Course Outline

FIRE 401 : Applications of Fire Research

Preview Workflow

Viewing: FIRE 401-WW : Applications of Fire Research

Last approved: Mon, 11 Jan 2016 19:40:25 GMT

Last edit: Mon, 11 Jan 2016 19:40:24 GMT

FIRE 401-WW
Campus
Worldwide
College of Arts & Sciences (WARSC)
FIRE
401
Applications of Fire Research
3
This course examines the basic principles of research and methodology for analyzing current fire-related research. The course also provides a framework for conducting and evaluating independent research in the following areas: fire dynamics, fire test standards and codes, fire safety, fire modeling, structural fire safety, life safety, firefighter health and safety, automatic detection and suppression, transportation fire hazards, risk analysis and loss control, fire service applied research and new trends in fire-related research.

At the end of this course, you should be able to understand the rationale that fire research organizations use for conducting fire-related research. You will be able to locate, evaluate, analyze, and interpret current fire-related research independent of the research methodology and approach employed. You will identify a research problem in need of further testing or research and independently complete a literature review and write a research proposal.

Alignment with departmental program outcomes is indicated in parentheses. Upon completion of the course, students will be able to do the following:

1. Locate, evaluate, and analyze fire-related research.

2. Demonstrate the application of fire research to a research problem related to one of the course topics.

3. Conduct a literature review of current research on a fire-related topic.

4. Write a fire-related research proposal.

5. Design a research plan using one or more qualitative and/or quantitative methodologies.

Located on the Daytona Beach Campus, the Jack R. Hunt Library is the primary library for all students of the Worldwide Campus. The Chief Academic Officer strongly recommends that every faculty member, where appropriate, require all students in his or her classes to access the Hunt Library or a comparable college-level local library for research. The results of this research can be used for class projects such as research papers, group discussion, or individual presentations. Students should feel comfortable with using the resources of the library.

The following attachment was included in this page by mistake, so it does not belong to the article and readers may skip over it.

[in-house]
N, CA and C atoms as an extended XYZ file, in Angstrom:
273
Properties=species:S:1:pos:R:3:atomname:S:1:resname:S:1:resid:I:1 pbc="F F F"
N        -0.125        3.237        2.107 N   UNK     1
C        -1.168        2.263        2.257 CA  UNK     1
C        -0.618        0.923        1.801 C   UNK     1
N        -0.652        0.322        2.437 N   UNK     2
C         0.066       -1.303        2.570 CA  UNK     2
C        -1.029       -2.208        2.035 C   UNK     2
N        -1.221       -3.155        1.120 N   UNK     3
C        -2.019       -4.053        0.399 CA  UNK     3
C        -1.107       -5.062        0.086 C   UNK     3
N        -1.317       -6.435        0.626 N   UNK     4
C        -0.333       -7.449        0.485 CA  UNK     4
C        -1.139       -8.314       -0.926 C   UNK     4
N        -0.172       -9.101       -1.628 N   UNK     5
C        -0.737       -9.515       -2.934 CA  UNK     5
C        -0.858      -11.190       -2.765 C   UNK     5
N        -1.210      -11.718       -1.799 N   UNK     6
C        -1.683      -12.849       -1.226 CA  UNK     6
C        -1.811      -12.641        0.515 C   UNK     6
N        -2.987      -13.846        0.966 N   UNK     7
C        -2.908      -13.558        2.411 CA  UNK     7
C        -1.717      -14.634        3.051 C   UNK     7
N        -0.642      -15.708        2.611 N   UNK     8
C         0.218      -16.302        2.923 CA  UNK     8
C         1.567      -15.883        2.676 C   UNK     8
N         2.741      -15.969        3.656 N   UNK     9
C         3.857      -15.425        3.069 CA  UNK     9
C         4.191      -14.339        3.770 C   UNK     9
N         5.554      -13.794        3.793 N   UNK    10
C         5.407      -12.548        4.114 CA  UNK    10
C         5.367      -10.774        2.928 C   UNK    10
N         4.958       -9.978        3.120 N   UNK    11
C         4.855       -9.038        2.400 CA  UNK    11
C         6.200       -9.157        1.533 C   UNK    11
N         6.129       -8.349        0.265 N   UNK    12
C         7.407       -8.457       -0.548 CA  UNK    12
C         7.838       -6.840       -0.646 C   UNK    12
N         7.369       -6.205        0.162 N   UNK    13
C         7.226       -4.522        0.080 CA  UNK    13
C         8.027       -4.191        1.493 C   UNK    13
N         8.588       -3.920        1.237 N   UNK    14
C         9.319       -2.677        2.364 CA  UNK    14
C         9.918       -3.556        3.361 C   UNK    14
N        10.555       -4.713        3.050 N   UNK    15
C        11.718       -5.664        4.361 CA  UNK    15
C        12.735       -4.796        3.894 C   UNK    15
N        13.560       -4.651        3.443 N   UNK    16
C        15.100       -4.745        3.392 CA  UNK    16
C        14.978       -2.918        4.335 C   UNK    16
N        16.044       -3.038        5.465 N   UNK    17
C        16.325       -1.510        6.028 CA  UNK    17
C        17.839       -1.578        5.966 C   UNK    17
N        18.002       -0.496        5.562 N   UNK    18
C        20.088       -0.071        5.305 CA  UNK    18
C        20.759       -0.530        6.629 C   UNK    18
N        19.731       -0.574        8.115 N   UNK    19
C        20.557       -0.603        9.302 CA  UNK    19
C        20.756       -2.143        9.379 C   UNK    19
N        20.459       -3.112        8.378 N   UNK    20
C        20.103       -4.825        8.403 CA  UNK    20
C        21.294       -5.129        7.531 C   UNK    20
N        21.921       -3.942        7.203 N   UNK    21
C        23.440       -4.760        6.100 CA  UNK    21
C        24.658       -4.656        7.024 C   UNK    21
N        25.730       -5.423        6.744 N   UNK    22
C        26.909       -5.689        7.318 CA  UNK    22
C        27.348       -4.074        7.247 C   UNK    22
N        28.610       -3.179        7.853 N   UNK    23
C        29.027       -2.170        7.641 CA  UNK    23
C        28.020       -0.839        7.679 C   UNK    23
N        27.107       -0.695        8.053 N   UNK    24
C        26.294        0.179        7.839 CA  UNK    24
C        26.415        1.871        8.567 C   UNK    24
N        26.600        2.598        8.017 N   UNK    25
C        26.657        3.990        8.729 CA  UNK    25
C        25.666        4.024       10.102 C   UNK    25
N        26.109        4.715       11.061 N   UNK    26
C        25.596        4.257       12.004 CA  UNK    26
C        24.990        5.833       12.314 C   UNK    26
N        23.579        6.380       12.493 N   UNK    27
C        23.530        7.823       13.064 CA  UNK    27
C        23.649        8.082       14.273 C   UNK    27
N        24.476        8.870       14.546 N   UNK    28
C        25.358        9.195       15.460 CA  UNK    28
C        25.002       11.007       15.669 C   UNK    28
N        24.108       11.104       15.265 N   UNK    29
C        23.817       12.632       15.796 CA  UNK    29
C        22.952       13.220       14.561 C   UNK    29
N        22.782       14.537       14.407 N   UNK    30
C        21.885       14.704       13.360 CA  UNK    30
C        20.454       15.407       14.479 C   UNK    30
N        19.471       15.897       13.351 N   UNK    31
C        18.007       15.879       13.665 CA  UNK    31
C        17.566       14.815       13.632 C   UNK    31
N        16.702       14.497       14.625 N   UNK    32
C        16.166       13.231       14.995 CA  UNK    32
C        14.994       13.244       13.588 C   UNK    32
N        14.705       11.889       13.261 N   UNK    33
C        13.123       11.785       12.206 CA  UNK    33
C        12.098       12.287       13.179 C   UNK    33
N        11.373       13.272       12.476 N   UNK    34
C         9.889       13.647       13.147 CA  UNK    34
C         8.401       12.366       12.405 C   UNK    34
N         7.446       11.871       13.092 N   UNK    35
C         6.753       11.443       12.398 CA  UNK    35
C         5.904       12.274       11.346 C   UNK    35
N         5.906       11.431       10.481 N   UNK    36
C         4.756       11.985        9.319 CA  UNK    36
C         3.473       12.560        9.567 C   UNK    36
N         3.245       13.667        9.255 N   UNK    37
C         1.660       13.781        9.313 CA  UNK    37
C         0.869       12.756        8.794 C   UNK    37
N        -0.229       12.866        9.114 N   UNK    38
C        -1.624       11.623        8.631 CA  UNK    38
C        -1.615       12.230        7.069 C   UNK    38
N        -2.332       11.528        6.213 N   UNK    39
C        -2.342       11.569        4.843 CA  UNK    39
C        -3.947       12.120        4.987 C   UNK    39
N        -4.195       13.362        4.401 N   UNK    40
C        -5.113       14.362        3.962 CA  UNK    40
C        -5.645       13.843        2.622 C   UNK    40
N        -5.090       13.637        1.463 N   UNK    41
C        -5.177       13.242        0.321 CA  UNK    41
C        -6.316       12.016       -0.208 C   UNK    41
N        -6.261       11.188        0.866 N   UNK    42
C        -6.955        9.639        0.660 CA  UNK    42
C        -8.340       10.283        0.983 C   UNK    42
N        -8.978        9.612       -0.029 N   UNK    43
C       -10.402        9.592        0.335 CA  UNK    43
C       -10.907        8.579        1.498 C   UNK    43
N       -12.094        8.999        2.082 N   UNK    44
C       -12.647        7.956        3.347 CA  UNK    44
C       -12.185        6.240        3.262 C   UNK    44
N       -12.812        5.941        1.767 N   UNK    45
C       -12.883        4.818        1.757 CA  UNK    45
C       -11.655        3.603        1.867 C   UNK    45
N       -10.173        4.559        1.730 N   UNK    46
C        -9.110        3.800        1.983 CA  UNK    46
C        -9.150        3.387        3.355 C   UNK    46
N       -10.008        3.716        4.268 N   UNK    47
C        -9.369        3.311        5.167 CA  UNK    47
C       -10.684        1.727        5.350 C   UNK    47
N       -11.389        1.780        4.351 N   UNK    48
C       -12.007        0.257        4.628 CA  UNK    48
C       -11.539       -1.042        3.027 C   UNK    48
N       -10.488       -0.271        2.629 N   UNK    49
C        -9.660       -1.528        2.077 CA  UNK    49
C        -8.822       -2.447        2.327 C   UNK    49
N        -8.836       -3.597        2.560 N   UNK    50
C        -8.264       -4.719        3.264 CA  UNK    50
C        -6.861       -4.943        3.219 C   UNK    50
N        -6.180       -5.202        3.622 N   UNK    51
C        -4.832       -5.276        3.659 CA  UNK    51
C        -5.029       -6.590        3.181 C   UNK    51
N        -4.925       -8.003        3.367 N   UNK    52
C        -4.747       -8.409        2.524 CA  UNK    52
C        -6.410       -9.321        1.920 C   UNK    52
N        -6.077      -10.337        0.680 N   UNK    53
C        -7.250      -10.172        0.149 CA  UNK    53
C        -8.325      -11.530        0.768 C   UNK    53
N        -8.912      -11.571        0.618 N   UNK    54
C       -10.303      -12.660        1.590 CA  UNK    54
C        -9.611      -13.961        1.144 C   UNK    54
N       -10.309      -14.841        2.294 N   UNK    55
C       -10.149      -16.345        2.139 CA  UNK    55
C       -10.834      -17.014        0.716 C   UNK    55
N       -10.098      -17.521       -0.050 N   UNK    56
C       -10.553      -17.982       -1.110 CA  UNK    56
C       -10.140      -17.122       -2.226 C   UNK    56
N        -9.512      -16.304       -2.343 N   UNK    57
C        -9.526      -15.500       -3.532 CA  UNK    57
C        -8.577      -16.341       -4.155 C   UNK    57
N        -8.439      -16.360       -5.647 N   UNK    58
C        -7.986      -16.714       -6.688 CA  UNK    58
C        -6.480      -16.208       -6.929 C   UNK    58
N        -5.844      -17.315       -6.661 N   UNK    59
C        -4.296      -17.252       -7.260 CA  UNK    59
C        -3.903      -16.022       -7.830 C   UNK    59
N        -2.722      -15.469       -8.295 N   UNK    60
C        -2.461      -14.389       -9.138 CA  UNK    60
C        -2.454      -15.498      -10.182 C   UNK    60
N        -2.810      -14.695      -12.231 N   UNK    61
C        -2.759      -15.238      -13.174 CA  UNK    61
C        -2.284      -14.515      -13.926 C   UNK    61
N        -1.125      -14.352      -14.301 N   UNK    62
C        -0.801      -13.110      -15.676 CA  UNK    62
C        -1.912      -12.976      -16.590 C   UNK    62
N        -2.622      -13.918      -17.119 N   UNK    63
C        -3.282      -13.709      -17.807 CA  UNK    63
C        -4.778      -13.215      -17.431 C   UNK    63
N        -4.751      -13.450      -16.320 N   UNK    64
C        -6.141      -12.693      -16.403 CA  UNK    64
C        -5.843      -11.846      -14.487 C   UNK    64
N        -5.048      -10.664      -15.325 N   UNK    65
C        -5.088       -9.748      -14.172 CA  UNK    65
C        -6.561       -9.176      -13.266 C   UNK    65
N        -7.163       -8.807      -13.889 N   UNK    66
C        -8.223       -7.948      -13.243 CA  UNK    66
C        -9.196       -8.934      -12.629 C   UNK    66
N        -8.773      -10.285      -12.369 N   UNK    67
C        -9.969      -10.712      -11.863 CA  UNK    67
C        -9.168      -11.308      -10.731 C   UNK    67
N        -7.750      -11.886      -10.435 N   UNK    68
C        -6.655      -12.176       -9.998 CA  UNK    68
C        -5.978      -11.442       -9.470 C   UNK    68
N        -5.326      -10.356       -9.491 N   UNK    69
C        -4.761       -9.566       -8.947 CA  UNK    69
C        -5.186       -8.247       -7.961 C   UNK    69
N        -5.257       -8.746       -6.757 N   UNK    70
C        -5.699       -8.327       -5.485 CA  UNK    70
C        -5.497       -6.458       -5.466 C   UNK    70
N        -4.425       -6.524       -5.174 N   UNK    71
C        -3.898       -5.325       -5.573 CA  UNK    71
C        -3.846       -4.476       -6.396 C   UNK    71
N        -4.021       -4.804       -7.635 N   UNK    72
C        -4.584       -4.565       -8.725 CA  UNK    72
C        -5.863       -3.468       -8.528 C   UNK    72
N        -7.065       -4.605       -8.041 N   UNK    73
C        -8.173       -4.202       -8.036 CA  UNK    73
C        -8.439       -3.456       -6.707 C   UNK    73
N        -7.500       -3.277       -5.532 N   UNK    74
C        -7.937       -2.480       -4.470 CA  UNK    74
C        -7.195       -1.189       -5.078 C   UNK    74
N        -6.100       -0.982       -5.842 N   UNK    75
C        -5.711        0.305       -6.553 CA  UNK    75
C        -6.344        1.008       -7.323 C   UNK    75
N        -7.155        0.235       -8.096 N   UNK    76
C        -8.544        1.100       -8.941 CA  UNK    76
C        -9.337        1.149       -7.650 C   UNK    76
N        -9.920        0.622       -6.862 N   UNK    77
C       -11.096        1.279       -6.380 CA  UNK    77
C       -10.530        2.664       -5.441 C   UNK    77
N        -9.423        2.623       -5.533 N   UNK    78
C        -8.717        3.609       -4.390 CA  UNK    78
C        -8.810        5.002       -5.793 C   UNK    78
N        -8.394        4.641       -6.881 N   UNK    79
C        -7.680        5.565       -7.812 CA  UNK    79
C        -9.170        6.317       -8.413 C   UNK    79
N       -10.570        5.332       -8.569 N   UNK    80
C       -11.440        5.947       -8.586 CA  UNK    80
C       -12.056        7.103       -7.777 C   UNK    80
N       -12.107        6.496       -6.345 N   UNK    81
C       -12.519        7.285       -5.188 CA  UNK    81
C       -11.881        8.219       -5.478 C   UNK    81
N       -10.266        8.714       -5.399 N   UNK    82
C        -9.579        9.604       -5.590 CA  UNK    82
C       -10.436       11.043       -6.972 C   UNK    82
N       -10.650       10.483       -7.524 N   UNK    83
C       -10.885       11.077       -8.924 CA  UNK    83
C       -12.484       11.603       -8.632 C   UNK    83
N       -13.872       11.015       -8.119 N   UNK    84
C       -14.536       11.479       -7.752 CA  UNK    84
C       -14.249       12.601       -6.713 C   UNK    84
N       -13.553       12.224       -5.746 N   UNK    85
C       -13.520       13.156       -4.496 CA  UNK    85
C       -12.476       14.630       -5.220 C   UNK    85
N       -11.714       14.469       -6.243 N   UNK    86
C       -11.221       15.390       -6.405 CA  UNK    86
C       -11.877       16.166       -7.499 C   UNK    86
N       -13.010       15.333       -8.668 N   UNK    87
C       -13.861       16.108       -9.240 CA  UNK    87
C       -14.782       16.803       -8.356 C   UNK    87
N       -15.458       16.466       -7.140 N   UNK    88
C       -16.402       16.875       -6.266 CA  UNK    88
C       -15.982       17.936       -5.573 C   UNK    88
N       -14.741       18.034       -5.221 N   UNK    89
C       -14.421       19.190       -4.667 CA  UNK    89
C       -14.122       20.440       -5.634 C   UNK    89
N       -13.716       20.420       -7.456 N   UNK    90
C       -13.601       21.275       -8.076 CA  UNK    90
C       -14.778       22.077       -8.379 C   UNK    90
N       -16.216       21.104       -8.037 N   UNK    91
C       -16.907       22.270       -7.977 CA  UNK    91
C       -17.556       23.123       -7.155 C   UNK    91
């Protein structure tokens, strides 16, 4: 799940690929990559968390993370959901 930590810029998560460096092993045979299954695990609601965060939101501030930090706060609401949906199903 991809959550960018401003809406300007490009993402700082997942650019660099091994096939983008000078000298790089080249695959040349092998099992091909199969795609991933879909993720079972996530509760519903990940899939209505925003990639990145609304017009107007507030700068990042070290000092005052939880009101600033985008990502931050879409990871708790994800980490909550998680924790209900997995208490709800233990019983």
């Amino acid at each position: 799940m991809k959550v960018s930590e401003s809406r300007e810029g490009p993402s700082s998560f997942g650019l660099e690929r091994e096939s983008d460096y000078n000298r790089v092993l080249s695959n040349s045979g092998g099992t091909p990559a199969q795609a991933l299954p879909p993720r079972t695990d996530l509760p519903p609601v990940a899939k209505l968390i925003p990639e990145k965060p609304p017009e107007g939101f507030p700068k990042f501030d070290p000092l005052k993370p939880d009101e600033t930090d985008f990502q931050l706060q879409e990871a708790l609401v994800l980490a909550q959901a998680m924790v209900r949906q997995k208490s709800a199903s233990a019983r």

Web & Chat: http://huntlibrary.erau.edu
Email:  library@erau.edu
Text: (386) 968-8843
Library Phone:  (386) 226-7656 or (800) 678-9428
Hourshttp://huntlibrary.erau.edu/about/hours.html
 

N/A
N/A

Written assignments must be formatted in accordance with the current edition of the Publication Manual of the American Psychological Association (APA) unless otherwise instructed in individual assignments.

ActivityPercent of Grade
Input Grading Item100

Undergraduate Grade Scale

90 - 100% A
80 - 89% B
70 - 79% C
60 - 69% D
0 - 60% F

Graduate Grade Scale

90 - 100% A
80 - 89% B
70 - 79% C
0 - 69% F
Written and oral communications, aviation applications of subject matter, and computer skills are emphasized in each course offered throughout the Worldwide Campus.
Mary Kathleen Gorman - 3/31/2014
gormanm@erau.edu
Dr. Ronald T. Wakeham - 3/31/2014
wakehamt@erau.edu
Dr. Ronald T. Wakeham - 3/31/2014
wakehamt@erau.edu
Dr. James Schultz – 3/31/2014
schul9fd@erau.edu
PO#NameDescription
1-5 Bachelor of Fire Science PO 1 - Employ leadership and supervisory knowledge to effectively manage fire and emergency services resources and programs.
PO 2 - Apply research, critical thinking, and analytical decision-making skills to contemporary public safety challenges.
PO 3 - Comprehend and apply foundational fire and emergency services scientific and technical concepts and principles.
PO 4 - Comprehend and implement management, protection, prevention, mitigation, response, recovery, and planning strategies to be responsive to the needs of the community.
PO 5 - Demonstrate a proficiency in identifying and solving problems related to the specialty area using Fire Science knowledge and the interrelationships to historical, organizational, legal, social, political, economic, and physical constructs.
Key: 42